Our time feels so precious, doesn’t it?
We try to guard it so carefully, probably because we are all running so close to the edge. We have designs on virtually every waking minute, and so we get very attached to the idea of the day going smoothly.
You know the drill. We want the computer to go faster, the traffic to clear, the lines at the store to be short. We want problems resolved quickly, instructions followed the first time, and conflicts to be non-existent.
What we really want, though, when we say we want all those other things, is often just a few free minutes in which we don’t need to be on-call, on-point, on-guard.
The problem is, those smooth days are rare. And when we’re racing from Point A to Point B and we find ourselves stuck in traffic, there’s not necessarily much to be done about the minutes ticking away. Still, how we choose to frame those minutes can have an enormous impact on the energy we bring with us to the rest of the day.
If we spend those minutes stressing, worrying, fighting with ourselves, fighting with the people in the other cars, suddenly we’re losing twice because, by the time we get to Point B, frustration has burned up all our energy. We find ourselves approaching whatever’s next with a sense of scarcity and lack, breathless, sometimes embarrassed, often in no shape to enjoy or engage.
What I often find — and what I want to change — is that at the end of the day, I have more time than I have energy.
This means that the free time I have is not spent on all of the lovely, worthwhile things I would like to be spending my time on, nor is it restful or restorative. Instead, I default to mindlessly scrolling through social media, puttering around the kitchen, or binge-watching television because I am too depleted to think.
I used to think “time management” was the solution. I don’t anymore. I think it was an important place to start, but at some point, it took me as far as it could. By trying to take it further, I was only causing more damage. I started becoming neurotic about planning the days, keeping to a schedule, trying to ensure I was using every minute “wisely.” Even when everything was going just fine, I was still obsessed with keeping everything moving. At. All. Times.
It was a graceless way to live, and I began to notice some…overreactions… to the proverbial wrenches being thrown in my works. Even when it wasn’t obvious from the outside, I felt wildly out of balance on the inside.
Here’s the problem though: I think trying to fix our time management is easier than facing the bigger issue.
When I finally gave myself enough time and space to figure out what I needed, I came to an uncomfortable realization:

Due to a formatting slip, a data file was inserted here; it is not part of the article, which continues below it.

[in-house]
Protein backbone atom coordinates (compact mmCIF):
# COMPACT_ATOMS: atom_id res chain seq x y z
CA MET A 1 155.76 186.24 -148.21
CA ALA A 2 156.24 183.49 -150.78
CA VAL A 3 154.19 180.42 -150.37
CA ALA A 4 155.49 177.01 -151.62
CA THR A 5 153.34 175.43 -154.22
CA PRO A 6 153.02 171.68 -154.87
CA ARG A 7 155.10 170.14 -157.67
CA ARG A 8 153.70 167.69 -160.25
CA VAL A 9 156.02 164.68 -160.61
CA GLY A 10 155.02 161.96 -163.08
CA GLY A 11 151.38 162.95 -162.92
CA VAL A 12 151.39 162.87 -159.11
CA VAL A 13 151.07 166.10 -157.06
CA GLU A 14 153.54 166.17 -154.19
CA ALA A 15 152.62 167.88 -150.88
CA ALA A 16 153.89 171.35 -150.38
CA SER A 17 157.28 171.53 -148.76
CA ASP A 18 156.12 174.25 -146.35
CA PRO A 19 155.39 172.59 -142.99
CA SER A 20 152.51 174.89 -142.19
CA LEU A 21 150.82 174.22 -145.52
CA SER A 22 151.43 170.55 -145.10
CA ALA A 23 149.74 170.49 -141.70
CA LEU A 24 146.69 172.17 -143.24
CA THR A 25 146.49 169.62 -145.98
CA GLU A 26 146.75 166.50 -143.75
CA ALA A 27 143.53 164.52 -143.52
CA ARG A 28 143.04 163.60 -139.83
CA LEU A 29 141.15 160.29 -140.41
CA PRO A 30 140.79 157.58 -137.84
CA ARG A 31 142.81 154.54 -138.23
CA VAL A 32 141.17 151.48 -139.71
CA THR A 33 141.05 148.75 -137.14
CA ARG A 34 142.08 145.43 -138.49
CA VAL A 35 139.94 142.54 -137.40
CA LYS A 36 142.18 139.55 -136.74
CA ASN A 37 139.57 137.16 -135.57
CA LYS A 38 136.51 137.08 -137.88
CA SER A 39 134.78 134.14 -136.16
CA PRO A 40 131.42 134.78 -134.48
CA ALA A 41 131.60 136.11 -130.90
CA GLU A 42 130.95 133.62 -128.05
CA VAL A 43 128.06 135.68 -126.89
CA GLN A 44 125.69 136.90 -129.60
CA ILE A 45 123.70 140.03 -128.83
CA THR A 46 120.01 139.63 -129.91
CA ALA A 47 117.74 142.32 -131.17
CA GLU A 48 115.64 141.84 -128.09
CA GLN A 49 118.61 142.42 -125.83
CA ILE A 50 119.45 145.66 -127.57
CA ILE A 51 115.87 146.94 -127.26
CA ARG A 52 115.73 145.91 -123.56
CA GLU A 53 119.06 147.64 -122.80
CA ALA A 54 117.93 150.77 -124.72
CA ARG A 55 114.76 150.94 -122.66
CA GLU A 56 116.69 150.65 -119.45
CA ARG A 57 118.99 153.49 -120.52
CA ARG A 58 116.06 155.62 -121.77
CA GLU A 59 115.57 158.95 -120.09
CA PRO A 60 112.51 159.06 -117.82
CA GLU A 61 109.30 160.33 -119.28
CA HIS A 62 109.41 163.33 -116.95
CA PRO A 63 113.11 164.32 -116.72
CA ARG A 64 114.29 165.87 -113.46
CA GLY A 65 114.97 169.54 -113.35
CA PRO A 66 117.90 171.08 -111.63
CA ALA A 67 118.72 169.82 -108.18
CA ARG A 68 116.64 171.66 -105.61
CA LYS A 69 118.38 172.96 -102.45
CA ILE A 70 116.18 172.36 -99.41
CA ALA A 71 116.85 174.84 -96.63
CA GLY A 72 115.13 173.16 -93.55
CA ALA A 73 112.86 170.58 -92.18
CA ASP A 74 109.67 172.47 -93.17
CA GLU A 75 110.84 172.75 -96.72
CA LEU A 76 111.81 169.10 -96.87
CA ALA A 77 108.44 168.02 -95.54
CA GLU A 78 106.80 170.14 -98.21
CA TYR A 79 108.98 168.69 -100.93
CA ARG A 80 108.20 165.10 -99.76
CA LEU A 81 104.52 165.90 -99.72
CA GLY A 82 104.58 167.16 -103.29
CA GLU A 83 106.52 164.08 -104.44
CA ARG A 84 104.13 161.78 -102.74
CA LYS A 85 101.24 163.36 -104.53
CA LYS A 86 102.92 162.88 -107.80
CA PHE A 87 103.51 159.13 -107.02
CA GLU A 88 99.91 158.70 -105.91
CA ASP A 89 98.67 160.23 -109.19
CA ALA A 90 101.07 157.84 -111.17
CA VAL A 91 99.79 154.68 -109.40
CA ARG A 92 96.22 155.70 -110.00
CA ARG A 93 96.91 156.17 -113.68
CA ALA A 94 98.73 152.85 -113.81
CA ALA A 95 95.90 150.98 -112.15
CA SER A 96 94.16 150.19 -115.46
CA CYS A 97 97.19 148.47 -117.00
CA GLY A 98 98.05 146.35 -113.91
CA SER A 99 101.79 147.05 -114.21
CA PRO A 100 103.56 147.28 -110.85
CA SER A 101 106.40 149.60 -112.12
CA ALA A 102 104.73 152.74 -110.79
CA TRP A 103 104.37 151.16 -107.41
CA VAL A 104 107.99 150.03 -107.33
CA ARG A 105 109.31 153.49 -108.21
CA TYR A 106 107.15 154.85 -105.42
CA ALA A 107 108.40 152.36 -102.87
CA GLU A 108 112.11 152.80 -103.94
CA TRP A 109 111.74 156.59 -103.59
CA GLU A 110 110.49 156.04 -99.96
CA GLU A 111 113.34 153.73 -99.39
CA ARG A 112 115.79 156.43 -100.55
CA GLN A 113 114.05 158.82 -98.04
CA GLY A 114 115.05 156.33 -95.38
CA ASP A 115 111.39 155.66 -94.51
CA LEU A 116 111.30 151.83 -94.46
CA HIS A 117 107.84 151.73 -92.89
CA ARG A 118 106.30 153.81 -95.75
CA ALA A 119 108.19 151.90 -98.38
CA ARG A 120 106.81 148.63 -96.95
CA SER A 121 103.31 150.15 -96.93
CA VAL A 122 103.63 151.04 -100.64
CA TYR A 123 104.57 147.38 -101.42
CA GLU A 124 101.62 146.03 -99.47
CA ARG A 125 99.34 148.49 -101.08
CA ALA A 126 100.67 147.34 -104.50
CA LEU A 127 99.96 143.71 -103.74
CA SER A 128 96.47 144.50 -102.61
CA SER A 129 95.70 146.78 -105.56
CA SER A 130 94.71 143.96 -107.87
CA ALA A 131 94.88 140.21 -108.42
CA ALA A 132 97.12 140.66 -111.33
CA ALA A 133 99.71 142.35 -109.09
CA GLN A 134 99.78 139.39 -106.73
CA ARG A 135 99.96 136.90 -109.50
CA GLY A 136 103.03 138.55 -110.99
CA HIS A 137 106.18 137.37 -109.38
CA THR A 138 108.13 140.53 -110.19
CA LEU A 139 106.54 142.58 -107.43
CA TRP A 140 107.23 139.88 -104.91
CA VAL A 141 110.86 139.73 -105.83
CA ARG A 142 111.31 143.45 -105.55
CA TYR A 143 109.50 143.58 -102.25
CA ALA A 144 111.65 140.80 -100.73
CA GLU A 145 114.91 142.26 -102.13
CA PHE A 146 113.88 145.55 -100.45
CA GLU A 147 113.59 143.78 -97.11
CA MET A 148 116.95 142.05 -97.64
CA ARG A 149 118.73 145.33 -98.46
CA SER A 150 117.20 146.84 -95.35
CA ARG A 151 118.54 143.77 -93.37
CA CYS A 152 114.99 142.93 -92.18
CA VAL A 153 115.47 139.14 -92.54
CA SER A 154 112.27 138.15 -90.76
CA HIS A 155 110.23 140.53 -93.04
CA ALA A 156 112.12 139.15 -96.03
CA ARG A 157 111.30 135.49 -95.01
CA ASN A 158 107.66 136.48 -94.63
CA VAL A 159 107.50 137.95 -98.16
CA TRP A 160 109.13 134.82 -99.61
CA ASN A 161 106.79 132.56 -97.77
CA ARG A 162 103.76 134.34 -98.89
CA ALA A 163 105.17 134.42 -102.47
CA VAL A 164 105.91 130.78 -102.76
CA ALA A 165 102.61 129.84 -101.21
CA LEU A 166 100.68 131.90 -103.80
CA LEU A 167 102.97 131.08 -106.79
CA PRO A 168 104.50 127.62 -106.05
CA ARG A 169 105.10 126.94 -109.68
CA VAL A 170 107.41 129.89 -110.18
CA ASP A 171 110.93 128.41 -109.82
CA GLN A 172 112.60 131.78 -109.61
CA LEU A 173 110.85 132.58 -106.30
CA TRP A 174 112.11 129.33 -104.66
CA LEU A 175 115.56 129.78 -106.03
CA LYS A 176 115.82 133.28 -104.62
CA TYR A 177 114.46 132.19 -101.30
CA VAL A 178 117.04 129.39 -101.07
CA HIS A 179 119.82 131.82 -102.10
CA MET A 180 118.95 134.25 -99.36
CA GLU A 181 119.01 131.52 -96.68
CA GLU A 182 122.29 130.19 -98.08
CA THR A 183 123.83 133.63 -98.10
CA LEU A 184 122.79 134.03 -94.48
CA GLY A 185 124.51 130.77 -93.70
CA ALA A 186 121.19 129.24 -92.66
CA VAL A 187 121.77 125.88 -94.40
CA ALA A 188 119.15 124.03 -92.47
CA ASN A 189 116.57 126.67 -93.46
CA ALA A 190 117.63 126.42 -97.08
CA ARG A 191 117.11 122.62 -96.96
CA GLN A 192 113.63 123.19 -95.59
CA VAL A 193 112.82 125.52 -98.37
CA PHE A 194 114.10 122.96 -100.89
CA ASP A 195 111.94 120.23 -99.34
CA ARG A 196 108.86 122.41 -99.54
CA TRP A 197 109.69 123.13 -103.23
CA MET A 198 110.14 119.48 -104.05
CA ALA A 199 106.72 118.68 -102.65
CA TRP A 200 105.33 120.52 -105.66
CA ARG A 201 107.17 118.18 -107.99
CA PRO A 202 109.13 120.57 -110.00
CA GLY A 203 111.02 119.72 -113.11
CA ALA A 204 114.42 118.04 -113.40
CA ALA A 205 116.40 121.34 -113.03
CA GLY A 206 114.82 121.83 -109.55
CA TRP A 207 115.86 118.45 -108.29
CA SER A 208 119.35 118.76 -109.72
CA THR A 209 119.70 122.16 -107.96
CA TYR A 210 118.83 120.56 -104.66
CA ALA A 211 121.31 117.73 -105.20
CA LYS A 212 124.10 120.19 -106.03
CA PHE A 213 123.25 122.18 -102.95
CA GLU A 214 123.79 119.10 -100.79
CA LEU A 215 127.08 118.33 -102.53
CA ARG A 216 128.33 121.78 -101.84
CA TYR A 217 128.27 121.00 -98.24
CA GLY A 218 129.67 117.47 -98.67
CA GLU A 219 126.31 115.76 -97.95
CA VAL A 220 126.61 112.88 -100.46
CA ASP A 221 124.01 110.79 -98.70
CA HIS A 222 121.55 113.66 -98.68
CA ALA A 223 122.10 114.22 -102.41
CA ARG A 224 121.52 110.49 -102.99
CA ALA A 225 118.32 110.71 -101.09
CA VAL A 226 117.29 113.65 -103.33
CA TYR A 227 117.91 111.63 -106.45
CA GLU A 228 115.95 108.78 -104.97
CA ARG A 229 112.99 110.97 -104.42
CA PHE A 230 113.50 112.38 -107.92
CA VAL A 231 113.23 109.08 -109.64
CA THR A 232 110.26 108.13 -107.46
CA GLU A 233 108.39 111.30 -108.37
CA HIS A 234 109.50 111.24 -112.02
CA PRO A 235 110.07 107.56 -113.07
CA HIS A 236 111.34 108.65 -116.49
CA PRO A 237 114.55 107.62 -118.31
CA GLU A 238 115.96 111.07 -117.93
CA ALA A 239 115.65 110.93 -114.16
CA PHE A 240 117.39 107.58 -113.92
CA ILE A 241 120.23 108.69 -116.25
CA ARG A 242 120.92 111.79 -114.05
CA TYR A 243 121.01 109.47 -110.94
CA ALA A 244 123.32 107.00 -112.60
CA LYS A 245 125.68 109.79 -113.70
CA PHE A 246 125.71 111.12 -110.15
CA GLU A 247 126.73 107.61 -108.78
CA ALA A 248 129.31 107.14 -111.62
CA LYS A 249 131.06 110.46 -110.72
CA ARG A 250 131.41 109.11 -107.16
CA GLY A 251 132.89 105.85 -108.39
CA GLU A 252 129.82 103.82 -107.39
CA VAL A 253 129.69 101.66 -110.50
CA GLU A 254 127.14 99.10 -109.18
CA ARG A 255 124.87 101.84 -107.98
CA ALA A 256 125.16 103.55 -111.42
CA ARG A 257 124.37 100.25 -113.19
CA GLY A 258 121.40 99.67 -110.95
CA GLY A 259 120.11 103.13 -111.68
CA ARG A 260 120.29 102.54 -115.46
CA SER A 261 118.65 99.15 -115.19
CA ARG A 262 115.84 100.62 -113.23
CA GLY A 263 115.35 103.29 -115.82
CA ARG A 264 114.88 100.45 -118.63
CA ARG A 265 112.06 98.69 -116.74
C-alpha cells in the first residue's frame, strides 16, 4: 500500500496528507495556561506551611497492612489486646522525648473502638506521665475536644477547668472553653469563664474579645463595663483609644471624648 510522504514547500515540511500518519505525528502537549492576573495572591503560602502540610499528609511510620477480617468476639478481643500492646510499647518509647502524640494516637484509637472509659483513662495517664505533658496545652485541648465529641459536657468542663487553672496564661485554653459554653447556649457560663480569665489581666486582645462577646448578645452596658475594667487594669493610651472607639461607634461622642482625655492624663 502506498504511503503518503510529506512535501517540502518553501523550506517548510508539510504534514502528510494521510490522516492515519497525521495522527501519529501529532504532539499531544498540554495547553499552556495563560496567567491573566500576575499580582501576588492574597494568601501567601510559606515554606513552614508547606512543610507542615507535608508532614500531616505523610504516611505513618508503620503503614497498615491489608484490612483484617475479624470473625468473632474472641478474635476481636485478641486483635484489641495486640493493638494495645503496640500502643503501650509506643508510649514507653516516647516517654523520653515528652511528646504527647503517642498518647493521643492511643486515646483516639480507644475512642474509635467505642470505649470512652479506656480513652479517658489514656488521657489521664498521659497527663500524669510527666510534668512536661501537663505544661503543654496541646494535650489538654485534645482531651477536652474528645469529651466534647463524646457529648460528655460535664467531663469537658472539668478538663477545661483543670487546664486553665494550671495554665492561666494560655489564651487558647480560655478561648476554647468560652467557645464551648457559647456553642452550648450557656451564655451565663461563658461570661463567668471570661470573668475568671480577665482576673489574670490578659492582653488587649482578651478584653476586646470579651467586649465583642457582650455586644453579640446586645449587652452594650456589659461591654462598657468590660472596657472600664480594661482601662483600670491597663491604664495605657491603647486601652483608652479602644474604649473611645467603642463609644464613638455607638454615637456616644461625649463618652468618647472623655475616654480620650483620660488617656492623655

I needed to simplify. Part of the reason I have to be so intentional about carving out time for silence and stillness is that my personality is very prone to distraction. I jump very quickly from one thing to another, and I tend to need a lot of activity.
To be fair, for a long time that was exactly what I needed to restore balance in my life. I’d fallen into a rut. Realizing that I needed to feel like I was learning and growing was a game-changer in my sense of wellbeing.
But in the pursuit of that, I often stacked projects and classes, workshops and challenges, one on top of the other. Then a week into each, I would get distracted, wander off, and rarely finish strong. I was in the middle of reading no less than six books, and wasn’t close to finishing any, maybe because I’d just picked up a seventh.
I had taken the very thing that once brought me balance, and overloaded myself with so much of it, I was falling off the other side of my life.
I knew that if I didn’t start making better choices, I wasn’t going to have enough energy for any of the things that were most important to me, and I didn’t want to perpetuate that depleted cycle.
Most likely, what you need now is different from what I needed then.
Clear a little space to ask your body and heart what they need.
Pray, and listen. Without that intentionality, time management is a very limited solution. It allows us to perpetuate patterns that are damaging us physically, mentally, emotionally, and spiritually.
You get to define what balance means to you. You get to set your own limits — and they don’t have to be at the brink of physical exhaustion.
1. What does balance mean to you? What would it look and feel like right now, in this season?
2. What are your limits? How much margin do you want to have?
It’s worth repeating: You can set limits for yourself that do not push you to physical exhaustion.
It takes time (and usually some hard decisions) to back away from the edge, and I can’t promise you won’t receive judgment, but you get to decide for yourself.
You get to say yes to things that are good for you, and no to things that aren’t. You get to say yes to things that are on-mission for you, and no to things that aren’t. You get to experiment, and change your mind, and flex with the seasons, rather than carrying commitments from year-to-year, and letting everything on your plate stay there.
Intentional living is the new time management. It’s harder, but there’s so much magic within it.
Questions for Reflection:
- What are the things that matter most to you? Are you able to give them your best energy and attention?
- How tightly do you pack your schedule? Are you happy with the pace of your days?
- What are the obligations, activities, and routines that fill your life right now? How did they get there? Are they all still important? Do they fit in this season?
- If you could stop one thing, what would it be?
- If you could start one thing, what would it be?